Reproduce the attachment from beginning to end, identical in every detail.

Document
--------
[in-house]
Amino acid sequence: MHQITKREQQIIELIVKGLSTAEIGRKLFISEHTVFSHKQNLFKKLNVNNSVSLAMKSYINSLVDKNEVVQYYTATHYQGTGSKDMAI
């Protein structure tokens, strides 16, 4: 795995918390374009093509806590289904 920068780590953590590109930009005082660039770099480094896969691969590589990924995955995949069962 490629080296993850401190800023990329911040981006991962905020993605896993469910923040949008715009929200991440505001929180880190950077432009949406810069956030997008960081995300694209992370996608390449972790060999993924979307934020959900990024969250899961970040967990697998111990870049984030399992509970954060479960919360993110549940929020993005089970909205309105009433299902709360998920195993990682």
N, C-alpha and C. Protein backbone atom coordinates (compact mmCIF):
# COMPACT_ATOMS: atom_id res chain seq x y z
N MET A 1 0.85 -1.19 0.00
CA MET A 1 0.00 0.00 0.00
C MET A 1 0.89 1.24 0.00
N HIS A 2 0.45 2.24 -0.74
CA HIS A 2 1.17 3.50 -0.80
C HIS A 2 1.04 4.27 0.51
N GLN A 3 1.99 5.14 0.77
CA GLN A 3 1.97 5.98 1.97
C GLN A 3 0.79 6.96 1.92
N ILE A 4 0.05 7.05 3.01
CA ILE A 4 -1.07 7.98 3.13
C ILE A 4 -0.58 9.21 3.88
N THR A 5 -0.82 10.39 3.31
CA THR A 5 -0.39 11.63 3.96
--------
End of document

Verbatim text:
[in-house]
Amino acid sequence: MHQITKREQQIIELIVKGLSTAEIGRKLFISEHTVFSHKQNLFKKLNVNNSVSLAMKSYINSLVDKNEVVQYYTATHYQGTGSKDMAI
């Protein structure tokens, strides 16, 4: 795995918390374009093509806590289904 920068780590953590590109930009005082660039770099480094896969691969590589990924995955995949069962 490629080296993850401190800023990329911040981006991962905020993605896993469910923040949008715009929200991440505001929180880190950077432009949406810069956030997008960081995300694209992370996608390449972790060999993924979307934020959900990024969250899961970040967990697998111990870049984030399992509970954060479960919360993110549940929020993005089970909205309105009433299902709360998920195993990682």
N, C-alpha and C. Protein backbone atom coordinates (compact mmCIF):
# COMPACT_ATOMS: atom_id res chain seq x y z
N MET A 1 0.85 -1.19 0.00
CA MET A 1 0.00 0.00 0.00
C MET A 1 0.89 1.24 0.00
N HIS A 2 0.45 2.24 -0.74
CA HIS A 2 1.17 3.50 -0.80
C HIS A 2 1.04 4.27 0.51
N GLN A 3 1.99 5.14 0.77
CA GLN A 3 1.97 5.98 1.97
C GLN A 3 0.79 6.96 1.92
N ILE A 4 0.05 7.05 3.01
CA ILE A 4 -1.07 7.98 3.13
C ILE A 4 -0.58 9.21 3.88
N THR A 5 -0.82 10.39 3.31
CA THR A 5 -0.39 11.63 3.96